Feeds

Microsoft bags Office XP subscriptions

Strapped for cash?

  • alert
  • submit to reddit

SANS - Survey on application security programs

Microsoft has finally climbed off the fence it was straddling with regard to Office XP subscriptions, firmly on the side of not doing any such thing in the USA (and not a moment too soon, with the product launch a scant three weeks away).

The company had a very good reason to pursue a subscription model with Office, namely to get advance reviews with which it might gauge the smashing success it anticipates with its grand .NET vision.

So it must have an even better reason for dropping the scheme.

Redmond's official explanation -- that it prefers a more 'metered' approach to the subscription rollout -- is obvious nonsense; but it's nonsense which doesn't even hint at the truth, so we'll just have to guess at what's really going on.

We're confident that this is what Microsoft would want us to do; otherwise they'd have said something meaningful when they had the chance.

Our first guess is the most elementary: that beta-testers didn't trust the renewal scheme out of fear they'd get stuck buying a full version at some point in future, such as the day when MS decides that software subscriptions are an incredibly dumb, Bob-ish idea.

Guess number two is that the company needs cash to shore up its revenues for the next few quarters; and of course upgrading will bring in far more of it far sooner than long-term subscriptions. Office is a proven cash cow; and if MS is looking to lean on it a bit now, it's probably be because it's lost confidence that Windows XP and the X-Box can generate revenues sufficient to keep Wall Street off its back in the coming months.

For a third possibility, one could imagine that MS doesn't have a decent renewal mechanism in place and has decided not to solicit obligations it's unsure how to satisfy. In that case, look for long delays in getting the grand .NET scheme off the ground.

Office subscriptions should have been a fine opportunity for MS to do some live market research, and a nifty way to wean users off the idea of 'buying' software in anticipation of the .NET Revolution. It should have been a winner for Redmond, even if it failed commercially. At least it would offer insight into the tricky world application services the company claims it's going to conquer next year.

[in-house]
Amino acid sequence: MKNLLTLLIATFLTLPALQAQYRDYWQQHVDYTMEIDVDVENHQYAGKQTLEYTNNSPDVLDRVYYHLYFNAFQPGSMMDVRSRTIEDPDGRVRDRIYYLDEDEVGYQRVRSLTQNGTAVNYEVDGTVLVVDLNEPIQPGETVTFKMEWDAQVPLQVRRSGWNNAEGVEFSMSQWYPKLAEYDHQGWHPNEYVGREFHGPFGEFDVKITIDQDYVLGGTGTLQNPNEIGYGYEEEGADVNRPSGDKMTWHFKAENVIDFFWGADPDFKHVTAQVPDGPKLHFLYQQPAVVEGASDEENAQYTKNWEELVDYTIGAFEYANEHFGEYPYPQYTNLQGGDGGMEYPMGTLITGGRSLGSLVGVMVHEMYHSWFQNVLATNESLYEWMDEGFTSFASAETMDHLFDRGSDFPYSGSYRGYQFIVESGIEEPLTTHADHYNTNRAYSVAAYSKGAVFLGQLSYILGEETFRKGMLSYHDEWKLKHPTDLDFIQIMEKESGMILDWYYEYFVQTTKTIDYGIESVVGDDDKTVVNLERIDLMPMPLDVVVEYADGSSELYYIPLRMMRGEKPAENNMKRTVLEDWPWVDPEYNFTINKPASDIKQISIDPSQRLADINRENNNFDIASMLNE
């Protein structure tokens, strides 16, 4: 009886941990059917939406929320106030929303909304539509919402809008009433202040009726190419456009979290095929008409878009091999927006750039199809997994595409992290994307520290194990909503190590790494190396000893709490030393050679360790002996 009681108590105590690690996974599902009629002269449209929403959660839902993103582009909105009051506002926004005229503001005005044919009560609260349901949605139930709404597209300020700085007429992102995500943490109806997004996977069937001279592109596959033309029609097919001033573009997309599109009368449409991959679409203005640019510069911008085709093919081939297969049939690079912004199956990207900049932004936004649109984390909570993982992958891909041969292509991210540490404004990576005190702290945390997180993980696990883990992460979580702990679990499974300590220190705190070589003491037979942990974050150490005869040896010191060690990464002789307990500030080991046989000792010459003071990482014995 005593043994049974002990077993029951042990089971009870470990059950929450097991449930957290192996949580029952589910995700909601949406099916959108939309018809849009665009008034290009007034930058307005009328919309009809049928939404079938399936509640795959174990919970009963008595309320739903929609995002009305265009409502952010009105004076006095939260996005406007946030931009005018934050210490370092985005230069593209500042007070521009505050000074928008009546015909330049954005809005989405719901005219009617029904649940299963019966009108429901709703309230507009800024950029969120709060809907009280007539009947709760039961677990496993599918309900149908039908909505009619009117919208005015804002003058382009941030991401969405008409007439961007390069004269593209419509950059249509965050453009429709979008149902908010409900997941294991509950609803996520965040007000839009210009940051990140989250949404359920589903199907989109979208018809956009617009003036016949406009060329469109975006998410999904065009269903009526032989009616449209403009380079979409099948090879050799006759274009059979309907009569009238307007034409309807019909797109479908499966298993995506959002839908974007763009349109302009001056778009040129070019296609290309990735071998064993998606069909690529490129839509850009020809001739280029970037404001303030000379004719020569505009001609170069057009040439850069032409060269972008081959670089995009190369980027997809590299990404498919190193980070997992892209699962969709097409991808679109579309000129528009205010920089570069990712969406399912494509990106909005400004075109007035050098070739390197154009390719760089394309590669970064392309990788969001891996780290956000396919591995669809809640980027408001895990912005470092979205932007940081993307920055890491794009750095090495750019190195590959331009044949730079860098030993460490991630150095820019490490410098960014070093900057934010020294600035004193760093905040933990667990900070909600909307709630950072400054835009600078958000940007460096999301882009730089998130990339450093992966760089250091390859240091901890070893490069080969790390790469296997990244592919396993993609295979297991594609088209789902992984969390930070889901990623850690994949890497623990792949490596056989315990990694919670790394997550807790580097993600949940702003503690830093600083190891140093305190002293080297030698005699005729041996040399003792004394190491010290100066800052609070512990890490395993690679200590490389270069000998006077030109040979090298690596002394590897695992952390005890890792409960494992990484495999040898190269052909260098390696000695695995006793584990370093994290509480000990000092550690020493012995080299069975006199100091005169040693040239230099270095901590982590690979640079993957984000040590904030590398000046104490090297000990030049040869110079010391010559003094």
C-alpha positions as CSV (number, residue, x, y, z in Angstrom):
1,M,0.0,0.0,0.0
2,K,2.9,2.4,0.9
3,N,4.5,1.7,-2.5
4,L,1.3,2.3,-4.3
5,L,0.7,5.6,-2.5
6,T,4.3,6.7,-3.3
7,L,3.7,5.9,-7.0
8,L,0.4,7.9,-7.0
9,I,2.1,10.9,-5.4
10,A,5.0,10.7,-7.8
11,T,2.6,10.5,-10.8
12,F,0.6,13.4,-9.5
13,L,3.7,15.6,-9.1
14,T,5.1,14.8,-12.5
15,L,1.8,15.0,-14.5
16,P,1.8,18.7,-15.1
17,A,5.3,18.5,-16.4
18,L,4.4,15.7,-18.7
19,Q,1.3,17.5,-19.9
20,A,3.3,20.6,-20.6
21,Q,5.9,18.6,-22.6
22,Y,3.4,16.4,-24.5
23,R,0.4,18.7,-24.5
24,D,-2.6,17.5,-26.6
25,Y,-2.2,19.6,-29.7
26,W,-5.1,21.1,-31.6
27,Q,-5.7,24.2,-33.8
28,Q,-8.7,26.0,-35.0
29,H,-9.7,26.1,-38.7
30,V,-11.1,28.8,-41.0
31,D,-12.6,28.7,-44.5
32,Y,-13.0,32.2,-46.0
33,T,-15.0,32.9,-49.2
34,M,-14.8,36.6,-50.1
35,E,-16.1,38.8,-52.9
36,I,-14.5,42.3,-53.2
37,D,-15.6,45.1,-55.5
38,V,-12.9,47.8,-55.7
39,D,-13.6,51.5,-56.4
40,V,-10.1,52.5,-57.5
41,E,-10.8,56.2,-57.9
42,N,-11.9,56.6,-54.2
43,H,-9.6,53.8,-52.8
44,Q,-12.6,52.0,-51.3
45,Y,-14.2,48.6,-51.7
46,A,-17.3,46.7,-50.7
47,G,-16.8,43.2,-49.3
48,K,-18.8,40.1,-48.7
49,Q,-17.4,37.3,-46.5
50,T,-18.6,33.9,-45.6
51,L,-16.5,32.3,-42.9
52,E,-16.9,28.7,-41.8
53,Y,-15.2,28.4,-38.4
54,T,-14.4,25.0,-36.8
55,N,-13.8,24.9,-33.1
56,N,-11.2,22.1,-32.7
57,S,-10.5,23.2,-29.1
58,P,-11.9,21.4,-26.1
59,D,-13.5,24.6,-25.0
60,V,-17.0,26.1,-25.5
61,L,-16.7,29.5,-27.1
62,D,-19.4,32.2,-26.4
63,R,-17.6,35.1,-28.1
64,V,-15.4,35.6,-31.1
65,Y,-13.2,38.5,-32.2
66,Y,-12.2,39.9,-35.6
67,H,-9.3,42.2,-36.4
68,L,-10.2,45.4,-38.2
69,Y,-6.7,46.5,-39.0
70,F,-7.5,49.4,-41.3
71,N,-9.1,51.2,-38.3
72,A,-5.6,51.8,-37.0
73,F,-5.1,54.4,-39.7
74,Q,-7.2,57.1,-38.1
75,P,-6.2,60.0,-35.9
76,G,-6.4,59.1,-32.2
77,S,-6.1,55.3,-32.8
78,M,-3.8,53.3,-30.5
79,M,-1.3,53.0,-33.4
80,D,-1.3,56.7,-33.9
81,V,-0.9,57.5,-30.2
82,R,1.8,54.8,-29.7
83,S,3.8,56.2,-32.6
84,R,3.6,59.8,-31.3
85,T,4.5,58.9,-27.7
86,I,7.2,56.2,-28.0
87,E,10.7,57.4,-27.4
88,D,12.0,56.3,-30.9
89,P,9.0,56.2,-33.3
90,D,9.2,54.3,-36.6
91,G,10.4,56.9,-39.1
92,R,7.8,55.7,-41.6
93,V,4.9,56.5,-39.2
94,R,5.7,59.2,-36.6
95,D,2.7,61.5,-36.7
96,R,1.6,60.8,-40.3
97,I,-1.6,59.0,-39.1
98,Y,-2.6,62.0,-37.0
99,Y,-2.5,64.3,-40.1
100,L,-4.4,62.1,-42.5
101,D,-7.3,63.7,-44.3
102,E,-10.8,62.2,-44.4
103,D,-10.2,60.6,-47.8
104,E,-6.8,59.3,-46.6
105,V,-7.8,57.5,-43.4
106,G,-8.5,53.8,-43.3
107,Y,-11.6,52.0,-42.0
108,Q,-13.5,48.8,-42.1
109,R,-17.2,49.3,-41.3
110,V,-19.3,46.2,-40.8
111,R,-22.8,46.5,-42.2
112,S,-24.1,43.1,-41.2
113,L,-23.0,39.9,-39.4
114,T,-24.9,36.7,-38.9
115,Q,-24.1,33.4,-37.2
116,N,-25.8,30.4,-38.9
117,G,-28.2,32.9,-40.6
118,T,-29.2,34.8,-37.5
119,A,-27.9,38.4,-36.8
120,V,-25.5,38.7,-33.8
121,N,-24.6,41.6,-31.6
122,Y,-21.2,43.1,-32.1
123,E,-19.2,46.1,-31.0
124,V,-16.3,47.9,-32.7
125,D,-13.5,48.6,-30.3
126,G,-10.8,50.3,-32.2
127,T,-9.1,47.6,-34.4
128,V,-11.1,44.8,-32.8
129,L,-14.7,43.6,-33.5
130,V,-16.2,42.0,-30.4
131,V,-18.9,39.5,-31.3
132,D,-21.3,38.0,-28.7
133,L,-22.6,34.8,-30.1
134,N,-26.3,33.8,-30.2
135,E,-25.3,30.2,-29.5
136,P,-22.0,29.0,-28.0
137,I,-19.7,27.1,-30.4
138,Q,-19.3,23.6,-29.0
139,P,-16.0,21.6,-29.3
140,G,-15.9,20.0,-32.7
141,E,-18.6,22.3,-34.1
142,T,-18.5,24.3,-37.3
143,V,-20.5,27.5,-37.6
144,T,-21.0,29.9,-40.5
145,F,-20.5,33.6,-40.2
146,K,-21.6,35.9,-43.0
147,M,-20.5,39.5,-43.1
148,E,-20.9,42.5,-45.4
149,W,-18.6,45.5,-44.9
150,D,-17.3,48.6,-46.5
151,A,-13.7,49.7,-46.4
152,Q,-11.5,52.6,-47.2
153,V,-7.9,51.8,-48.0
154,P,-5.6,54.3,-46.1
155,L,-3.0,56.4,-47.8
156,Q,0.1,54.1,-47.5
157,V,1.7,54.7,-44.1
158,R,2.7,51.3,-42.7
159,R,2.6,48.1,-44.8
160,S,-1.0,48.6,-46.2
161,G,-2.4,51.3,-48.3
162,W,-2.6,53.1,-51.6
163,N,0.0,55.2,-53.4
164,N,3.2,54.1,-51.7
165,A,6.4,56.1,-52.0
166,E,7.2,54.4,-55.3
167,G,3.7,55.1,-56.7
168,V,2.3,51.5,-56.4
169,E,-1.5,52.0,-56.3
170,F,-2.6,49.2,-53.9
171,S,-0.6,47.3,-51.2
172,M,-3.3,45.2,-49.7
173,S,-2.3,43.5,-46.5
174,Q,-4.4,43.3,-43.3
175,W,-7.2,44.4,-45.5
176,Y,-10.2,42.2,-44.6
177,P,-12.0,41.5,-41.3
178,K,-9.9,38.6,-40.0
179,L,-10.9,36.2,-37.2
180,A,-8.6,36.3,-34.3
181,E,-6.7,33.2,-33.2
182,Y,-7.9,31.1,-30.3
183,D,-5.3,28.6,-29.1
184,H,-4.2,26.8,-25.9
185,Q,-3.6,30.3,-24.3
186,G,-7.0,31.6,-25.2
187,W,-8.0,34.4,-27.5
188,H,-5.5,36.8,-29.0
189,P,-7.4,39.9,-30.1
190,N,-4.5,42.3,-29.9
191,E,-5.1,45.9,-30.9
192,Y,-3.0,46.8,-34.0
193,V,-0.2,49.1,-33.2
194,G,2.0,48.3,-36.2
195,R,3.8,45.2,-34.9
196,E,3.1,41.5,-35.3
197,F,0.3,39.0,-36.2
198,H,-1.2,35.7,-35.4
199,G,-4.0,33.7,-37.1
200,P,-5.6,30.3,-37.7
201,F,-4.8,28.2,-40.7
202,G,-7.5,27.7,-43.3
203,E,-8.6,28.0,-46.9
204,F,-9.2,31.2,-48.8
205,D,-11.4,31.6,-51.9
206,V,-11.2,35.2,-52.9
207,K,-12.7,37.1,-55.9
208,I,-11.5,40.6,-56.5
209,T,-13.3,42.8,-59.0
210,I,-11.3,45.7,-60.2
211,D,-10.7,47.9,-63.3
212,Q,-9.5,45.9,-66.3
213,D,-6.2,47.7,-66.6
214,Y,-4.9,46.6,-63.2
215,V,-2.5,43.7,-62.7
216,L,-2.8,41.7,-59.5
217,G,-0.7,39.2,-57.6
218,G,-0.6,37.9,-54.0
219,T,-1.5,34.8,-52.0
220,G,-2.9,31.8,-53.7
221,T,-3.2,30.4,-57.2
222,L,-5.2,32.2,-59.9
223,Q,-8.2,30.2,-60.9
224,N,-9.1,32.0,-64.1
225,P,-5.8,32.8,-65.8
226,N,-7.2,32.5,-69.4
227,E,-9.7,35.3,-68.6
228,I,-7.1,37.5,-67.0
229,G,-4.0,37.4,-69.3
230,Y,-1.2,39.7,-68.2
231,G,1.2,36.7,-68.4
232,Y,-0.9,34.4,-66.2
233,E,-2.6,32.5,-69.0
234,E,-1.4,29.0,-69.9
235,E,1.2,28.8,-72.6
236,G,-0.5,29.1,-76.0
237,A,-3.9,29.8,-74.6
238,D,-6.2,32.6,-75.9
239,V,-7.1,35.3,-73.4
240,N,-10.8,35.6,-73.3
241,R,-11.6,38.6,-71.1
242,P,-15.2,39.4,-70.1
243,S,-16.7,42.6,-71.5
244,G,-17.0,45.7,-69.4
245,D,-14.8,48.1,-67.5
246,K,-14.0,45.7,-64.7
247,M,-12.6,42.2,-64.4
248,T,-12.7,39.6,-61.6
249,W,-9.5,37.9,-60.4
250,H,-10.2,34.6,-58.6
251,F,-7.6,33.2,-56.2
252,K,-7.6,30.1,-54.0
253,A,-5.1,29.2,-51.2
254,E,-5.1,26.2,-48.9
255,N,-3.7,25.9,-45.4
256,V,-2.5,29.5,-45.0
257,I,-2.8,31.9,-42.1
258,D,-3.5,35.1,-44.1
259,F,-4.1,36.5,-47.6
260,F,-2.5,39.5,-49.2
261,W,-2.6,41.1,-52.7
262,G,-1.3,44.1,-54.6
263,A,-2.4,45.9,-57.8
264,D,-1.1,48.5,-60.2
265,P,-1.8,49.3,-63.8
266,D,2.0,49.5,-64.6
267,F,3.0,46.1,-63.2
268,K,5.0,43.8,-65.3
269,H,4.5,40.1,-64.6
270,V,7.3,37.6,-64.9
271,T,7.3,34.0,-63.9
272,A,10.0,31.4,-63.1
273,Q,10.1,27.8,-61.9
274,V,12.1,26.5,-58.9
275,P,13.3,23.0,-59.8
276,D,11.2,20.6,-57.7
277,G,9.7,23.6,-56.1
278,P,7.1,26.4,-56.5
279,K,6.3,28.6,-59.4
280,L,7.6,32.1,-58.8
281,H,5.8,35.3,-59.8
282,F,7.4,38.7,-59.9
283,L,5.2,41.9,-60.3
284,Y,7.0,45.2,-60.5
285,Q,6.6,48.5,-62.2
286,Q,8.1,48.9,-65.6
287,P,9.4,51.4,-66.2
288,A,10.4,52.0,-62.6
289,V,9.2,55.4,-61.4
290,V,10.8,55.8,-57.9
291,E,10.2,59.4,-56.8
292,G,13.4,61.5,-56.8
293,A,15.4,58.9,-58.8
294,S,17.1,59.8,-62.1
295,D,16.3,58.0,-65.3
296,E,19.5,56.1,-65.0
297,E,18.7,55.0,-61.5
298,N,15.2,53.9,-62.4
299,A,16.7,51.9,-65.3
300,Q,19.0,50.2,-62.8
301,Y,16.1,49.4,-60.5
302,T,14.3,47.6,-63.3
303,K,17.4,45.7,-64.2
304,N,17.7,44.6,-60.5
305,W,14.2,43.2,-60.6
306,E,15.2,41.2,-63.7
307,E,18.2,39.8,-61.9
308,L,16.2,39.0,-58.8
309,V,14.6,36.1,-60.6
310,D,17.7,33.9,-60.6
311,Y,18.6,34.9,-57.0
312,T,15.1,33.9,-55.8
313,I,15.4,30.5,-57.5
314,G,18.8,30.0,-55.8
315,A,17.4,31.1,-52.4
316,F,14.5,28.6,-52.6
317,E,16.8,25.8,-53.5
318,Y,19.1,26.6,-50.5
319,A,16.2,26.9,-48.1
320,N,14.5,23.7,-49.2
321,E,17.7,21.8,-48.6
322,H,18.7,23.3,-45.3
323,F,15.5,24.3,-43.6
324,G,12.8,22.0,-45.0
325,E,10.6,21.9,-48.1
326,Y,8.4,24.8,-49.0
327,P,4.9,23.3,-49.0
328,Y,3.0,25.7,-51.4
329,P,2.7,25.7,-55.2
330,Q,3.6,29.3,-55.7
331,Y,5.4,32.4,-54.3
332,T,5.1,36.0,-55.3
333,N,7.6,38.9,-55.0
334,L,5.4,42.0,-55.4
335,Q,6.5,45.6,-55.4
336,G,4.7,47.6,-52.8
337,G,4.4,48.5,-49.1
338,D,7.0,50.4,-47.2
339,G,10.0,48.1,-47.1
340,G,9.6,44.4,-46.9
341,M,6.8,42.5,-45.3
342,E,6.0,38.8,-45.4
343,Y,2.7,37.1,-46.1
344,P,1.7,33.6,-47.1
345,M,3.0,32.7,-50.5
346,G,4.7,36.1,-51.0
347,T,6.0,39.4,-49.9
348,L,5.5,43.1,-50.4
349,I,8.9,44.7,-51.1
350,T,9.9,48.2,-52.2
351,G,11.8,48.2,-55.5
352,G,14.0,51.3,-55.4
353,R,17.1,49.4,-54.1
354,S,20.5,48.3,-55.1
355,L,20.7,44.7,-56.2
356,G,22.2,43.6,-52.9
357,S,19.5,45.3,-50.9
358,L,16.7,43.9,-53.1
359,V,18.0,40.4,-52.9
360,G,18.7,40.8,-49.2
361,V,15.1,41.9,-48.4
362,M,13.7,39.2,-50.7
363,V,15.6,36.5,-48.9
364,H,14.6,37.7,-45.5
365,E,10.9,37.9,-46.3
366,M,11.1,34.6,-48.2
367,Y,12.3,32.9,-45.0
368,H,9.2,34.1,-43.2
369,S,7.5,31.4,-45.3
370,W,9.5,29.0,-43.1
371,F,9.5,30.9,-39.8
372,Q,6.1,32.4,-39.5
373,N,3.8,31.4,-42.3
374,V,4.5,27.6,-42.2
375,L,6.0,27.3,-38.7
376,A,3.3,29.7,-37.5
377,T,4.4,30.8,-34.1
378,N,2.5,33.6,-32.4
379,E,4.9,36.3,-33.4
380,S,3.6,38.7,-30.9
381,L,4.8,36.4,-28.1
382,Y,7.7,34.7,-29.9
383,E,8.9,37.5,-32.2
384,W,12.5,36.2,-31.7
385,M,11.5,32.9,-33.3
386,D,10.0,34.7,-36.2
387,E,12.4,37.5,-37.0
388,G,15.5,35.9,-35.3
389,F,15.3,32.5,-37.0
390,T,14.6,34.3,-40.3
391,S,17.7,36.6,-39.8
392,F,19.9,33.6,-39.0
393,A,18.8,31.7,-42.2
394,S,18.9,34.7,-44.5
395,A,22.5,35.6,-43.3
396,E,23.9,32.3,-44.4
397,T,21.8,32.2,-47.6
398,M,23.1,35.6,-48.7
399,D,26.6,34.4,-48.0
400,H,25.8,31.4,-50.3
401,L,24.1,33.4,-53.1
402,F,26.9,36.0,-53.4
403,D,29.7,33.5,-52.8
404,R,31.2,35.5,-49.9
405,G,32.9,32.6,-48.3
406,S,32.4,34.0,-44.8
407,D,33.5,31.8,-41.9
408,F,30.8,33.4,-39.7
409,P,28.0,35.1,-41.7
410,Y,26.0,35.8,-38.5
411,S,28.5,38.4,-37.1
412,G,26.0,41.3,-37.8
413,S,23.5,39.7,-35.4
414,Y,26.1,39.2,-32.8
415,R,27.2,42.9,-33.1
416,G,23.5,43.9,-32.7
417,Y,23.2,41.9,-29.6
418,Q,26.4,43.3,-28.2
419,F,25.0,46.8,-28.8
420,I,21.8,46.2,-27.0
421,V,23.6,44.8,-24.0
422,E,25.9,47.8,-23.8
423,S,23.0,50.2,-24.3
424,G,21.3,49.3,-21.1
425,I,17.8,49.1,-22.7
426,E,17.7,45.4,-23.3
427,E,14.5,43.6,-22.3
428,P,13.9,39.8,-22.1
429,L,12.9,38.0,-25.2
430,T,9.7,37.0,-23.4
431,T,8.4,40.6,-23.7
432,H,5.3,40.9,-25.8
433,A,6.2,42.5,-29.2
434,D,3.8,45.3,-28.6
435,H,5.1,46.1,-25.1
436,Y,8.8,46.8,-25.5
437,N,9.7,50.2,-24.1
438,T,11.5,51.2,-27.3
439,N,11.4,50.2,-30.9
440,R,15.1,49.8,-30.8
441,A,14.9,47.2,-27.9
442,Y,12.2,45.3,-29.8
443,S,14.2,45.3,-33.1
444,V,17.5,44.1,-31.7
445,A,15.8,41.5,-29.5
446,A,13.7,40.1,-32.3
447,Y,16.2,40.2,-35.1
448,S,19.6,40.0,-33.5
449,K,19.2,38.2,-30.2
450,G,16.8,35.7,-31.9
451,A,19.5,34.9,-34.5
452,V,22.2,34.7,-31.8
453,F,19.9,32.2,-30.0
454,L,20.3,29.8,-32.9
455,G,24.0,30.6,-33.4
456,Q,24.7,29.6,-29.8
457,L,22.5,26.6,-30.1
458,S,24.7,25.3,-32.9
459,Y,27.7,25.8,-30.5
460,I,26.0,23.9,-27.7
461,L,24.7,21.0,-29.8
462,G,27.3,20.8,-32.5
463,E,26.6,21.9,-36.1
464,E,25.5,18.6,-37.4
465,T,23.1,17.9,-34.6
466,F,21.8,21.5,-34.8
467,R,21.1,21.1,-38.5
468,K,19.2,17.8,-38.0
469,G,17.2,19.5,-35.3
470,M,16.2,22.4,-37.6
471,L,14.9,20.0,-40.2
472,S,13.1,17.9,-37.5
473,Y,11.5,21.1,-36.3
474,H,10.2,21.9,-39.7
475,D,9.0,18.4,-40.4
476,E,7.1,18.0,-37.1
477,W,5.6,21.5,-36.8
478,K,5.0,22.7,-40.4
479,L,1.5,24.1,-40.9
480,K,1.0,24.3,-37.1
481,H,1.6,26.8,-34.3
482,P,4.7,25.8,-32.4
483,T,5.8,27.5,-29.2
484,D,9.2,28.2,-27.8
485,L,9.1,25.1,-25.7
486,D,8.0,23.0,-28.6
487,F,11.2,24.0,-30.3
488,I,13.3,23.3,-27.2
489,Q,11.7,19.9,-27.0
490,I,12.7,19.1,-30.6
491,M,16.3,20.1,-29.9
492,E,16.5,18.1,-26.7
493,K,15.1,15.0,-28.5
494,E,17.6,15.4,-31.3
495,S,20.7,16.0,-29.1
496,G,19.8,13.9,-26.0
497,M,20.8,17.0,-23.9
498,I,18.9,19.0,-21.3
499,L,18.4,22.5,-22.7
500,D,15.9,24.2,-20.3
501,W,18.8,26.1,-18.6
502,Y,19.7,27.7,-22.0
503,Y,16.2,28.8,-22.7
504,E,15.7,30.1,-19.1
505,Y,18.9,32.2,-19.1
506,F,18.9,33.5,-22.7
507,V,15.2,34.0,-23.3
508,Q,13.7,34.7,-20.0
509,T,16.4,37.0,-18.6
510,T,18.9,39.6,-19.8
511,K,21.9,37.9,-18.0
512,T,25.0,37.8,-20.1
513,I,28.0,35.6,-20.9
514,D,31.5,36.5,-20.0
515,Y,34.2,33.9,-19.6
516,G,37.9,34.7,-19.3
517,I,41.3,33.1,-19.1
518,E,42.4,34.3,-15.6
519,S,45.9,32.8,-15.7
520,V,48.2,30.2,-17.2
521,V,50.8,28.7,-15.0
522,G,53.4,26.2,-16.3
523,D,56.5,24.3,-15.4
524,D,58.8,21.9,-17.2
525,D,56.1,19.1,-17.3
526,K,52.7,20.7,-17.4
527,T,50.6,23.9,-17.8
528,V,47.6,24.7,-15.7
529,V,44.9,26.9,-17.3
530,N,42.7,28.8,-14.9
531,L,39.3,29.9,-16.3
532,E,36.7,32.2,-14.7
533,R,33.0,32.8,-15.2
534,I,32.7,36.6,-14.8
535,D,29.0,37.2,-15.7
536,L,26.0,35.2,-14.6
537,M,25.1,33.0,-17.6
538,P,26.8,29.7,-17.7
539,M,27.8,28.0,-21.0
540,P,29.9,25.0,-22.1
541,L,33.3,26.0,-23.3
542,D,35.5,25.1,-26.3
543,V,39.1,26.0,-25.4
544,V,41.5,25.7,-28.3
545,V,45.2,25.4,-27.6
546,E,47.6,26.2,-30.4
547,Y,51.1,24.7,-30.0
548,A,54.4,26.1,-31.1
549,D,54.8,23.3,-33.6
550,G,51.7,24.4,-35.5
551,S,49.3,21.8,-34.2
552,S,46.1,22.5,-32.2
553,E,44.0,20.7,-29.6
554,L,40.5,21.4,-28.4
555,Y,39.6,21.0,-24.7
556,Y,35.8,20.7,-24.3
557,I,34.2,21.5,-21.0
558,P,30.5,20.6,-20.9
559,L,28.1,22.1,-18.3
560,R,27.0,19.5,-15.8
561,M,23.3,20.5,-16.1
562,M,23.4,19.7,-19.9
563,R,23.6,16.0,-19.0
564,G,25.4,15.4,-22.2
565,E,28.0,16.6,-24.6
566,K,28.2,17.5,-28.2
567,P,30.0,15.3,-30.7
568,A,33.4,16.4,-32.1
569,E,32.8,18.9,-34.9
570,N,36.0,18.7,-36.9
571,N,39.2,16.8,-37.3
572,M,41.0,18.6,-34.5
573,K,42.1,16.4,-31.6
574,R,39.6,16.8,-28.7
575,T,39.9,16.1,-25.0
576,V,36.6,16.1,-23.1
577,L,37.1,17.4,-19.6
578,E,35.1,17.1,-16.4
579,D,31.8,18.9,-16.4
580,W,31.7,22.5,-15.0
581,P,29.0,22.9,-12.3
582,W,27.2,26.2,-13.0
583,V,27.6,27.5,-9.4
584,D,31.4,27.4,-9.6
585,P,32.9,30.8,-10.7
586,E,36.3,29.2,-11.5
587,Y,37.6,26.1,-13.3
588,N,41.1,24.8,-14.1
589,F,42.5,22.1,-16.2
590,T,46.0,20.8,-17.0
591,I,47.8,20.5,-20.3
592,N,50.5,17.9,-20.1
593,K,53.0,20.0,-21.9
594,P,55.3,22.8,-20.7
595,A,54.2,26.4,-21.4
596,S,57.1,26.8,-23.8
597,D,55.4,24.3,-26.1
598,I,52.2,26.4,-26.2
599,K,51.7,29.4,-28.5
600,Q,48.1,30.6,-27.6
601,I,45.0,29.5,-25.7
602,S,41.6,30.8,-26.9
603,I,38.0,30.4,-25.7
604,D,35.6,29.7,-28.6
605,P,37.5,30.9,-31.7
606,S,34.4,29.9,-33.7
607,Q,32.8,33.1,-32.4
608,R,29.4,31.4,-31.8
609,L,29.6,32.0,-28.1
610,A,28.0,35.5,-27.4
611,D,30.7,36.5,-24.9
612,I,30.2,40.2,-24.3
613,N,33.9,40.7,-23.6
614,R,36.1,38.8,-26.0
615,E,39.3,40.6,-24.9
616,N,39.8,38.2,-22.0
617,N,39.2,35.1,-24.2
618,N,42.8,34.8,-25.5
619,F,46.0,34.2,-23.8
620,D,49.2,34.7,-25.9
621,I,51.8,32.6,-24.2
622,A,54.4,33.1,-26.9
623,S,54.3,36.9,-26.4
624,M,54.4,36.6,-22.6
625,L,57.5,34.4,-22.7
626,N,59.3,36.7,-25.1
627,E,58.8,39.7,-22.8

Something clearly isn't right. We wish we could be more specific, but time will tell -- as it always does. ®

3 Big data security analytics techniques

More from The Register

next story
Next Windows obsolescence panic is 450 days from … NOW!
The clock is ticking louder for Windows Server 2003 R2 users
This time it's 'Personal': new Office 365 sub covers just two devices
Redmond also brings Office into Google's back yard
Ubuntu 14.04 LTS: Great changes, but sssh don't mention the...
Why HELLO Amazon! You weren't here last time
Half of Twitter's 'active users' are SILENT STALKERS
Nearly 50% have NEVER tweeted a word
Ditch the sync, paddle in the Streem: Upstart offers syncless sharing
Upload, delete and carry on sharing afterwards?
Microsoft TIER SMEAR changes app prices whether devs ask or not
Some go up, some go down, Redmond goes silent
Batten down the hatches, Ubuntu 14.04 LTS due in TWO DAYS
Admins dab straining server brows in advance of Trusty Tahr's long-term support landing
Red Hat to ship RHEL 7 release candidate with a taste of container tech
Grab 'near-final' version of next Enterprise Linux next week
Windows 8.1, which you probably haven't upgraded to yet, ALREADY OBSOLETE
Pre-Update versions of new Windows version will no longer support patches
prev story

Whitepapers

Mainstay ROI - Does application security pay?
In this whitepaper learn how you and your enterprise might benefit from better software security.
Combat fraud and increase customer satisfaction
Based on their experience using HP ArcSight Enterprise Security Manager for IT security operations, Finansbank moved to HP ArcSight ESM for fraud management.
The benefits of software based PBX
Why you should break free from your proprietary PBX and how to leverage your existing server hardware.
Top three mobile application threats
Learn about three of the top mobile application security threats facing businesses today and recommendations on how to mitigate the risk.
3 Big data security analytics techniques
Applying these Big Data security analytics techniques can help you make your business safer by detecting attacks early, before significant damage is done.